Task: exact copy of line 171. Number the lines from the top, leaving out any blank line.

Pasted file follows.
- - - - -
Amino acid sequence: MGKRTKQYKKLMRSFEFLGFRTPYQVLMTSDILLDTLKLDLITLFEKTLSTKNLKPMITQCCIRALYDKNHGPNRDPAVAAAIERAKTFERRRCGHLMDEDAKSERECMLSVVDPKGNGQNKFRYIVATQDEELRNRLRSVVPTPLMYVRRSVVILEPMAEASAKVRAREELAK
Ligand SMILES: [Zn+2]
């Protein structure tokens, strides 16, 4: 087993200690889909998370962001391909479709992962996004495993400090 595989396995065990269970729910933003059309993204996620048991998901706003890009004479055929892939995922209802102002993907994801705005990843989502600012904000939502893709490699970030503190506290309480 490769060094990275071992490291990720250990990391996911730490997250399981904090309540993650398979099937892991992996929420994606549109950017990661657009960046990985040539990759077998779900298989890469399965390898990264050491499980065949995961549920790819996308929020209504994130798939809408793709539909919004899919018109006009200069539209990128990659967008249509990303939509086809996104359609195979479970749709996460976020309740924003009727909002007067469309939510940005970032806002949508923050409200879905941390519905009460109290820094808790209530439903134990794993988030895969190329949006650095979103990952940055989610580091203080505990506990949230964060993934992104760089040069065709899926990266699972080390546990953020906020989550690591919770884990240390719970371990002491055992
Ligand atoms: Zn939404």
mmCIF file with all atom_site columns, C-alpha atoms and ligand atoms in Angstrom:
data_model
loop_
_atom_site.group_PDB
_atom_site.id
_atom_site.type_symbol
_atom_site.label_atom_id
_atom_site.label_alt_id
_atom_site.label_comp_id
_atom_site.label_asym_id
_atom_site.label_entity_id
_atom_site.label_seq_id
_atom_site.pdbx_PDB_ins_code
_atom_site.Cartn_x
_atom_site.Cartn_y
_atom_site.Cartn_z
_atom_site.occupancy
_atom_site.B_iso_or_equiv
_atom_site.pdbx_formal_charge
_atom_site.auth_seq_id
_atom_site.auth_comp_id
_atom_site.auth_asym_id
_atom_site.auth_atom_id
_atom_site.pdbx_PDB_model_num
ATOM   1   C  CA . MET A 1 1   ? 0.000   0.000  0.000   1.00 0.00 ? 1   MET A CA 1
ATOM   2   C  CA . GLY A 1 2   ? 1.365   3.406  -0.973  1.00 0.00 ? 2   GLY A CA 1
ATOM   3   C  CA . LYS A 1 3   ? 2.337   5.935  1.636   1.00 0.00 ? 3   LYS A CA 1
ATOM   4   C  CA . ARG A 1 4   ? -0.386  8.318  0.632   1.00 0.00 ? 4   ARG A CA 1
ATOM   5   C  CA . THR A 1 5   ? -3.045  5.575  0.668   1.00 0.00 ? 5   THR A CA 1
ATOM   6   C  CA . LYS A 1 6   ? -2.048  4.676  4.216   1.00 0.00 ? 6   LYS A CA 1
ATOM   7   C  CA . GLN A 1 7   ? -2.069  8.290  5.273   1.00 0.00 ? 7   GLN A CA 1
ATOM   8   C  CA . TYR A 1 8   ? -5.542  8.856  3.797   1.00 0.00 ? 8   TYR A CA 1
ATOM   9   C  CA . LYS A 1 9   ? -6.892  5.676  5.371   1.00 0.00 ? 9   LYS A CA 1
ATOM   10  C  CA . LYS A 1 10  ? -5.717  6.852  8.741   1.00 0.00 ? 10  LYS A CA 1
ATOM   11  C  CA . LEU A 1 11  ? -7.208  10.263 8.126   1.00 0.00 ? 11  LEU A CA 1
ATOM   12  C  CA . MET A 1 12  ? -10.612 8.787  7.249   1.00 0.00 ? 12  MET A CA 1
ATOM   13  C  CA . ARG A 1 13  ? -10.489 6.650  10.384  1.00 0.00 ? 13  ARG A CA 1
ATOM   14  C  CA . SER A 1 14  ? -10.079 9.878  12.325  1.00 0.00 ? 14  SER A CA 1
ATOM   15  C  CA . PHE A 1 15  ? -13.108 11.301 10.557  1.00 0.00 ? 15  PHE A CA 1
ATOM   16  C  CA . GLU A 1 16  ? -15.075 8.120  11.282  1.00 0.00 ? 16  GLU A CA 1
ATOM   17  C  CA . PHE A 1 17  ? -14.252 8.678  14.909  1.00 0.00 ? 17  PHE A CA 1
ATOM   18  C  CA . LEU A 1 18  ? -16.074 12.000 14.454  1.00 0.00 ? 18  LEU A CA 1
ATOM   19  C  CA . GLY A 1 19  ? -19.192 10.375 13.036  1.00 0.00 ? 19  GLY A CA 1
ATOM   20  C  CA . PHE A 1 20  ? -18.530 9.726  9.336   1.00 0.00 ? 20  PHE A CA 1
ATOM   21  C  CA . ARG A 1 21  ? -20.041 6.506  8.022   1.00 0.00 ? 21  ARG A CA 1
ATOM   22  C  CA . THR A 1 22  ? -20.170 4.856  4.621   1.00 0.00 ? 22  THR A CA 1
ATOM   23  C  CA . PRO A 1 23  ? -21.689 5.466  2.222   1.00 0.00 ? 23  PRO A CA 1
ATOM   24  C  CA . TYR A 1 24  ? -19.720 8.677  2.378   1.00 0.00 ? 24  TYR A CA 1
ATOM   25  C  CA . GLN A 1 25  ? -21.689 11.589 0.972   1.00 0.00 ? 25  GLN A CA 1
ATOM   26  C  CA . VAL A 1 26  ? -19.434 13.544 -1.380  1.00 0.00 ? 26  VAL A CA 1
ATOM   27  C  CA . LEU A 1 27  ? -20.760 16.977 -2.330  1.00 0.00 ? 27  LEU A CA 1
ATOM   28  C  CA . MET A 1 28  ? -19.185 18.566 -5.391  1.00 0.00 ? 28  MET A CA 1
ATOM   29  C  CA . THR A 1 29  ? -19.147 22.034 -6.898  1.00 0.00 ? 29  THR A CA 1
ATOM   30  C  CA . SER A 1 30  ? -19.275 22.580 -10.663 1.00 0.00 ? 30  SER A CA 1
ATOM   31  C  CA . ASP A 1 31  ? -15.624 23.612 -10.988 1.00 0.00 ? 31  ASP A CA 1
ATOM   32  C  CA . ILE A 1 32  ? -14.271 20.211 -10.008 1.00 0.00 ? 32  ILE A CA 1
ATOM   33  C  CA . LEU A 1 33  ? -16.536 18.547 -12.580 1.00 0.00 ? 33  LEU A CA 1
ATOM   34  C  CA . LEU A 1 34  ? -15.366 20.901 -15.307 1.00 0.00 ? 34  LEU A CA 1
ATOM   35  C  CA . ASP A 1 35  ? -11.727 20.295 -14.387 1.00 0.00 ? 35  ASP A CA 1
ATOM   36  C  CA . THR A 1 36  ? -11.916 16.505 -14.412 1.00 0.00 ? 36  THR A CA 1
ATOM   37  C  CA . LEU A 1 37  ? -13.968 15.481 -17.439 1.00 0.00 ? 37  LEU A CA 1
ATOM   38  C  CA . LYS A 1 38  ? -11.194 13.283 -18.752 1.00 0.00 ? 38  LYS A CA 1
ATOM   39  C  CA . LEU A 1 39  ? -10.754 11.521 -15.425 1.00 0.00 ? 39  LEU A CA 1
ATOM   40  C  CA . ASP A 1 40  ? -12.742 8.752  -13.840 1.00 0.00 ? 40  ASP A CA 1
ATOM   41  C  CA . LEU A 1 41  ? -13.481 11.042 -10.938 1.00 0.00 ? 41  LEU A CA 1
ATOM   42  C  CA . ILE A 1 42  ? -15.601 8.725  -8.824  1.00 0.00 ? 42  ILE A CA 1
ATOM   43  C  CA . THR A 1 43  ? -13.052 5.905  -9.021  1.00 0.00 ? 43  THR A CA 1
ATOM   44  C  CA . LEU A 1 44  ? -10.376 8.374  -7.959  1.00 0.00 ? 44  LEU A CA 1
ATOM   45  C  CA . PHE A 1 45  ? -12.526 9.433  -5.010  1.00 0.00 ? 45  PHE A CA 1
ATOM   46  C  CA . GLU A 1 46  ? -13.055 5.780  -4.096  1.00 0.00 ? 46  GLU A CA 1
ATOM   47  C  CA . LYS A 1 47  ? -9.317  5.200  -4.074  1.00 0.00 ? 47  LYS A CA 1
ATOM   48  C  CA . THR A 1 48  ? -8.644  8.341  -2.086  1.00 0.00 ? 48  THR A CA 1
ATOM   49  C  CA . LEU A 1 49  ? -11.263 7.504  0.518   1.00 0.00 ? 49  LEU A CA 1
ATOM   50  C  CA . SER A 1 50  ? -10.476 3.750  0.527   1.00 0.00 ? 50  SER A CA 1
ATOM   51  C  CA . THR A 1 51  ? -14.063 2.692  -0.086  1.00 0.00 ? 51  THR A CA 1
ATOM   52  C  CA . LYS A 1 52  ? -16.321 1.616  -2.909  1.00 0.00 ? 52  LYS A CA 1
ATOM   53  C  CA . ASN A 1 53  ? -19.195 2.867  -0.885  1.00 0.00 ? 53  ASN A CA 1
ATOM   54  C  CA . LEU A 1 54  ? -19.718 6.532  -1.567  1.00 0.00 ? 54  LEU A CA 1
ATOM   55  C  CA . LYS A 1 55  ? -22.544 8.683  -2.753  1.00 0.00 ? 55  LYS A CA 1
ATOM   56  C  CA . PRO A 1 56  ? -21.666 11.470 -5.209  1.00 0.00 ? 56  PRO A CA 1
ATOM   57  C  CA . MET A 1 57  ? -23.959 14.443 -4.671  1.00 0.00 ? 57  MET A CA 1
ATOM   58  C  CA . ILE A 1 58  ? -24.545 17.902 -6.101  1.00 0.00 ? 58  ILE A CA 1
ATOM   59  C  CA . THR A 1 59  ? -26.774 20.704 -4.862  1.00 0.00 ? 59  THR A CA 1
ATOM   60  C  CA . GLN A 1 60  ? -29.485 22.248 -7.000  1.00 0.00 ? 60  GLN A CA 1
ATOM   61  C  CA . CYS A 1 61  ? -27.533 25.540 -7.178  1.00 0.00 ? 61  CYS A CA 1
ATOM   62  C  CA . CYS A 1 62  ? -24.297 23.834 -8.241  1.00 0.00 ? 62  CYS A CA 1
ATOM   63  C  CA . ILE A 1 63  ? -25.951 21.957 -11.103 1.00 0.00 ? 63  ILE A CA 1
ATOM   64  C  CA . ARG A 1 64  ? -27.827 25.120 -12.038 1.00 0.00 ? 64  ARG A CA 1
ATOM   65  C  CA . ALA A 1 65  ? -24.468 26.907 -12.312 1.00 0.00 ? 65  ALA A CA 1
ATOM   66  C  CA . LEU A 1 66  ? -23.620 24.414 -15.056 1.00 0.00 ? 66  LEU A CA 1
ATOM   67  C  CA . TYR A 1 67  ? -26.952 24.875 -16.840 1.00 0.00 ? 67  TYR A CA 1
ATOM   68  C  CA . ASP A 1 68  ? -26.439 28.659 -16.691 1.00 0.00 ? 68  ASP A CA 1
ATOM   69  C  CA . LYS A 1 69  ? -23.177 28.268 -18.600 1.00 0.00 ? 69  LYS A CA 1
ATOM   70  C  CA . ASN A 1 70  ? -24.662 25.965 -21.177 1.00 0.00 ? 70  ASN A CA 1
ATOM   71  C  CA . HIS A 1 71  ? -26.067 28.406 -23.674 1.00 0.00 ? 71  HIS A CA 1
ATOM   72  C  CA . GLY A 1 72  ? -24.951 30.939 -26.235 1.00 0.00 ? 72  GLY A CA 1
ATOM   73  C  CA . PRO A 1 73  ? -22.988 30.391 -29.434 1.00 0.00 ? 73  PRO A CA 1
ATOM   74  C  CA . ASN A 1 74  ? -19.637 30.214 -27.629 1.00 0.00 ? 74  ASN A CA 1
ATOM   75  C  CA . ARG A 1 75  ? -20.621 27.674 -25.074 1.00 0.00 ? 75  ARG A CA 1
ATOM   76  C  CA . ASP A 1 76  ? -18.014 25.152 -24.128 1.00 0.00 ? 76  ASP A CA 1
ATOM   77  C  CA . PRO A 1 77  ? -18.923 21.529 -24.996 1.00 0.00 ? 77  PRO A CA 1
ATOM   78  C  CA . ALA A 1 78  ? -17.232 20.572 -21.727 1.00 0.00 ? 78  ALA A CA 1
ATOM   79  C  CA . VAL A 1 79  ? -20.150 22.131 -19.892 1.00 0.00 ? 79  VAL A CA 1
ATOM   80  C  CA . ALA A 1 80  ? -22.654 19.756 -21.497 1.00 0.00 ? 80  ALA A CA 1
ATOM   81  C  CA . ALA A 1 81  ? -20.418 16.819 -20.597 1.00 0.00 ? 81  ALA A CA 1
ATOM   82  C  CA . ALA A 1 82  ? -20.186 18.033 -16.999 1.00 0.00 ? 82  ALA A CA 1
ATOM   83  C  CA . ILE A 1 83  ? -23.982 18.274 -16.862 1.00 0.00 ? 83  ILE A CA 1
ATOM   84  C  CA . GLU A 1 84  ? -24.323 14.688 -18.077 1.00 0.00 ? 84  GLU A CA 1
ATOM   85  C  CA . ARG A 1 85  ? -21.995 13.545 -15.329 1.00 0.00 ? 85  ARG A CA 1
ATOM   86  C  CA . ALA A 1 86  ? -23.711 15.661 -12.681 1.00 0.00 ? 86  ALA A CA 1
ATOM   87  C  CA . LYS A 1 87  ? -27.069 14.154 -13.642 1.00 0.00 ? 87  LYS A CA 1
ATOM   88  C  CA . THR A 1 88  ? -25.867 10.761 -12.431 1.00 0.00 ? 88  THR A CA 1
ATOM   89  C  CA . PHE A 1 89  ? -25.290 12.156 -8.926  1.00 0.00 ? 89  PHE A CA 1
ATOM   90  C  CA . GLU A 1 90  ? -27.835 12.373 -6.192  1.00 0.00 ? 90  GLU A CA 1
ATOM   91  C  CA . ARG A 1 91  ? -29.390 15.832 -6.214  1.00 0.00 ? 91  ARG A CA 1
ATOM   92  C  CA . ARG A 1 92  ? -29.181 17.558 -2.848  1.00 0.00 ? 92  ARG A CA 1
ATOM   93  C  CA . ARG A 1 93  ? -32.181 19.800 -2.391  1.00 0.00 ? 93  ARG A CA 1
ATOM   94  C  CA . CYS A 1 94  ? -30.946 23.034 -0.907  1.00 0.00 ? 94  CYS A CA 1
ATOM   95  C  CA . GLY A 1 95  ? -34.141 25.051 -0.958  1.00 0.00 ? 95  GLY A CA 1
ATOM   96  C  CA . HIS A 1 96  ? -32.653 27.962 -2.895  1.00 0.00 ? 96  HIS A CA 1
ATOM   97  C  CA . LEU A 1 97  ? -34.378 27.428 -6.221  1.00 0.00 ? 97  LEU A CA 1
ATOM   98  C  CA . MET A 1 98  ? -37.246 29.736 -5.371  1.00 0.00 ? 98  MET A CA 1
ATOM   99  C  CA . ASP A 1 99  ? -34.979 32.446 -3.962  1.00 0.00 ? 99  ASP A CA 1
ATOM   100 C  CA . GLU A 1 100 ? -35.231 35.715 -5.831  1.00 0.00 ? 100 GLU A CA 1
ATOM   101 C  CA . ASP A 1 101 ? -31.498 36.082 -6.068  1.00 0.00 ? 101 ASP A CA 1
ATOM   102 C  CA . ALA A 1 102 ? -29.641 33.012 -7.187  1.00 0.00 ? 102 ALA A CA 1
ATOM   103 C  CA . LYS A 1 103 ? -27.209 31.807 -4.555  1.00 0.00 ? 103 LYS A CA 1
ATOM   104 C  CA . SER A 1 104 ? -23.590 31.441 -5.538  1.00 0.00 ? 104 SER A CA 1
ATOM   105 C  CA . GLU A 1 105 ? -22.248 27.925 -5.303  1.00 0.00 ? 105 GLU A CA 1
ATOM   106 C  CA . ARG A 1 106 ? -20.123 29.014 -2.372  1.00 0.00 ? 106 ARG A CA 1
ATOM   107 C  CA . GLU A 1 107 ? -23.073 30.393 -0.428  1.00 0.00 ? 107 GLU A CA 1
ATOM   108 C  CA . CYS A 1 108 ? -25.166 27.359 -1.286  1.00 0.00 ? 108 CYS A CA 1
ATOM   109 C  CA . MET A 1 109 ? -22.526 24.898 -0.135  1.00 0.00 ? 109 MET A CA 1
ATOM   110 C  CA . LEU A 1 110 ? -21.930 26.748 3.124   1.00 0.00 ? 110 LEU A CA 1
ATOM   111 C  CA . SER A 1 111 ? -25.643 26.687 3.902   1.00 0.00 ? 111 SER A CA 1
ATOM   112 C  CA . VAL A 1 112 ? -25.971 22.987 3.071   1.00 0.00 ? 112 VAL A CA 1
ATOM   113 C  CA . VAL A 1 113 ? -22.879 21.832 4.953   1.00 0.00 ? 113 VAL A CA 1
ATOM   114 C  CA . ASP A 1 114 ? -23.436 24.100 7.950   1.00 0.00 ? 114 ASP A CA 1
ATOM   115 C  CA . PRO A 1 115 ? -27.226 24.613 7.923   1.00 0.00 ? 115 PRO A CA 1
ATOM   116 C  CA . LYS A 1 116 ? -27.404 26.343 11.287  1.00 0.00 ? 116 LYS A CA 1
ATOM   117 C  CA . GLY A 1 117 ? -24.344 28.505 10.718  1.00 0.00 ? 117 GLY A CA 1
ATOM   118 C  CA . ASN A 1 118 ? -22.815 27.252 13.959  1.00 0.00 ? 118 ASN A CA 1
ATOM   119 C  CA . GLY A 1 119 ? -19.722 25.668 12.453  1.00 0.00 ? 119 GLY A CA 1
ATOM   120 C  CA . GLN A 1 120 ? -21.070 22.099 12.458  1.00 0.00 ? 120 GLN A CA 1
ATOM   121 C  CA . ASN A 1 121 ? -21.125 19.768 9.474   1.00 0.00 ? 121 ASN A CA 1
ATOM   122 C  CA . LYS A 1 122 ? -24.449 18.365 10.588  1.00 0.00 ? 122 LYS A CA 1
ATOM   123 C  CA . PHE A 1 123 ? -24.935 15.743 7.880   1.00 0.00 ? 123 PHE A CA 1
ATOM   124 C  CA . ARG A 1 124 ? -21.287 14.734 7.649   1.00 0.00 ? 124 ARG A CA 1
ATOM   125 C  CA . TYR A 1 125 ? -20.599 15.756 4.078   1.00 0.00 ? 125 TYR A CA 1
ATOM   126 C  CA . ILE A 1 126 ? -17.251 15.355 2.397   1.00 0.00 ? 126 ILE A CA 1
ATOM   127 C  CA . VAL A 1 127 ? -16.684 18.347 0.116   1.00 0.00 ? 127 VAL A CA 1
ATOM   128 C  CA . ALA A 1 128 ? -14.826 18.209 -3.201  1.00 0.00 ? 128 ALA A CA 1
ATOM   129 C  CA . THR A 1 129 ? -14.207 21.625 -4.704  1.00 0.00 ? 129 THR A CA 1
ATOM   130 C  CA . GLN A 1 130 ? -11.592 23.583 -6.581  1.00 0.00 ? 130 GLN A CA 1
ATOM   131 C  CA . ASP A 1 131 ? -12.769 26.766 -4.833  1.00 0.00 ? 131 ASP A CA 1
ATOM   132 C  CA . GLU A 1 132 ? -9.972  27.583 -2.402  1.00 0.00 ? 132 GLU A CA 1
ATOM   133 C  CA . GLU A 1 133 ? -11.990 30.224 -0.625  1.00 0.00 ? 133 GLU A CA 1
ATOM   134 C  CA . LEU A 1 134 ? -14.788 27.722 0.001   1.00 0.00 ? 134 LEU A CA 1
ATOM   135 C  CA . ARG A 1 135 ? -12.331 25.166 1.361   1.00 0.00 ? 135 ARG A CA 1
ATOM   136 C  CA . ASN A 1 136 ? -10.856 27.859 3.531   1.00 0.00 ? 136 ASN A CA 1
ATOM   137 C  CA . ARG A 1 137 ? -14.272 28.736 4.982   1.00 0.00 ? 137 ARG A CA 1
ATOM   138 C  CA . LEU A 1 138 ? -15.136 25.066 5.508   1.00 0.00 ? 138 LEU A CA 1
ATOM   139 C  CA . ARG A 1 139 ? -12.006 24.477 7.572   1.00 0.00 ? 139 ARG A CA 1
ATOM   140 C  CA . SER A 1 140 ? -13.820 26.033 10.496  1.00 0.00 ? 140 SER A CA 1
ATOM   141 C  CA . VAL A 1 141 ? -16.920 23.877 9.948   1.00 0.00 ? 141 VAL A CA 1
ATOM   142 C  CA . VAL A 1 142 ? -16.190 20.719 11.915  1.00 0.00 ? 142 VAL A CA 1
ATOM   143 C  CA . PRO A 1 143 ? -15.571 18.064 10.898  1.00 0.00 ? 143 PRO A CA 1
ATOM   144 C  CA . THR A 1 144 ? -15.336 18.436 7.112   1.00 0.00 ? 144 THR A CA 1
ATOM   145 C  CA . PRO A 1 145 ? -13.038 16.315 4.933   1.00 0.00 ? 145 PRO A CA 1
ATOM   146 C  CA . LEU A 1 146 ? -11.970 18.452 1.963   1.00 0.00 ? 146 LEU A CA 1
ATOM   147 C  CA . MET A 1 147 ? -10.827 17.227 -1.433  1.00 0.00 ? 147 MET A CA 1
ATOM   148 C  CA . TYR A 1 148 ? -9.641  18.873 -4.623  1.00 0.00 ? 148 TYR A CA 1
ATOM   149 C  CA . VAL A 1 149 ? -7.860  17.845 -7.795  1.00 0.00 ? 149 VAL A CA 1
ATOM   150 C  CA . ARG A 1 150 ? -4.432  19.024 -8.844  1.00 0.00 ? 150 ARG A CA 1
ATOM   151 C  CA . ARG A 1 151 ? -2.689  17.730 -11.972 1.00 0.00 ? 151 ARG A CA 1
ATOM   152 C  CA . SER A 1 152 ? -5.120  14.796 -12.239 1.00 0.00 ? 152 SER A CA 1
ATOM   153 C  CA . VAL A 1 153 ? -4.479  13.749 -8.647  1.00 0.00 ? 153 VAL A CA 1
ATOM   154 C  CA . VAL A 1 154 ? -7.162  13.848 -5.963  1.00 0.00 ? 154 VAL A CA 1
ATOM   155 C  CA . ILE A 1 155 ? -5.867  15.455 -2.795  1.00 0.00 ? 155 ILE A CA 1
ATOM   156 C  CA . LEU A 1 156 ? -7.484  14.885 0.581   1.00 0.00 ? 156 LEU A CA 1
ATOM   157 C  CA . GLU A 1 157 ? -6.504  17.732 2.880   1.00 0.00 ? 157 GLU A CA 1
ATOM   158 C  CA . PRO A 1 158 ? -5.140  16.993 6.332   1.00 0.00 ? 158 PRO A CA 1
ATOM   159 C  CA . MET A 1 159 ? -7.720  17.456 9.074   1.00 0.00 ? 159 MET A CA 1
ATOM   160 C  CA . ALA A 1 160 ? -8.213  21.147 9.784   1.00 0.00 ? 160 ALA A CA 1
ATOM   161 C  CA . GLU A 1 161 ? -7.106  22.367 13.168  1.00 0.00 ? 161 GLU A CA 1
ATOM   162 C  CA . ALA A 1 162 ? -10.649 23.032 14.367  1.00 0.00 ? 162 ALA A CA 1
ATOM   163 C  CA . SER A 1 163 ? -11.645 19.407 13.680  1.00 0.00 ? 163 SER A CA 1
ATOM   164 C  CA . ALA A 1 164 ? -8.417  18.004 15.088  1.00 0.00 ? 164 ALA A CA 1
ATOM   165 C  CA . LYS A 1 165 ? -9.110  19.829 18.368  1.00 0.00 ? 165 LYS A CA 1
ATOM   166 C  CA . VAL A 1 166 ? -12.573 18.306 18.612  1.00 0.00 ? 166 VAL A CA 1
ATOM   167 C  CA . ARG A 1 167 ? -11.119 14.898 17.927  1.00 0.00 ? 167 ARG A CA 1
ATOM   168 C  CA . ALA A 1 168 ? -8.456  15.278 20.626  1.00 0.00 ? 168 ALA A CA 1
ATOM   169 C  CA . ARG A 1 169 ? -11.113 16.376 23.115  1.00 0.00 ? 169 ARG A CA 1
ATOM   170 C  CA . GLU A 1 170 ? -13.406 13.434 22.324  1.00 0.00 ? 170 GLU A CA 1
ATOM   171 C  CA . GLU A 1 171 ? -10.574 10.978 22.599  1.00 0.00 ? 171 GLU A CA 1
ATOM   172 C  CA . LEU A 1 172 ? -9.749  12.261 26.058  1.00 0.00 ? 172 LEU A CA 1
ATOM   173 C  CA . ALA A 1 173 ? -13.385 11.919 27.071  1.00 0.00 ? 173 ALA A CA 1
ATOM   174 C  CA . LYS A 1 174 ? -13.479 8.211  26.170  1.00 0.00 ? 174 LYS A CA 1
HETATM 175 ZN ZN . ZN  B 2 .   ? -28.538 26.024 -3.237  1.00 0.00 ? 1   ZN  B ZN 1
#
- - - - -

ATOM   143 C  CA . PRO A 1 143 ? -15.571 18.064 10.898  1.00 0.00 ? 143 PRO A CA 1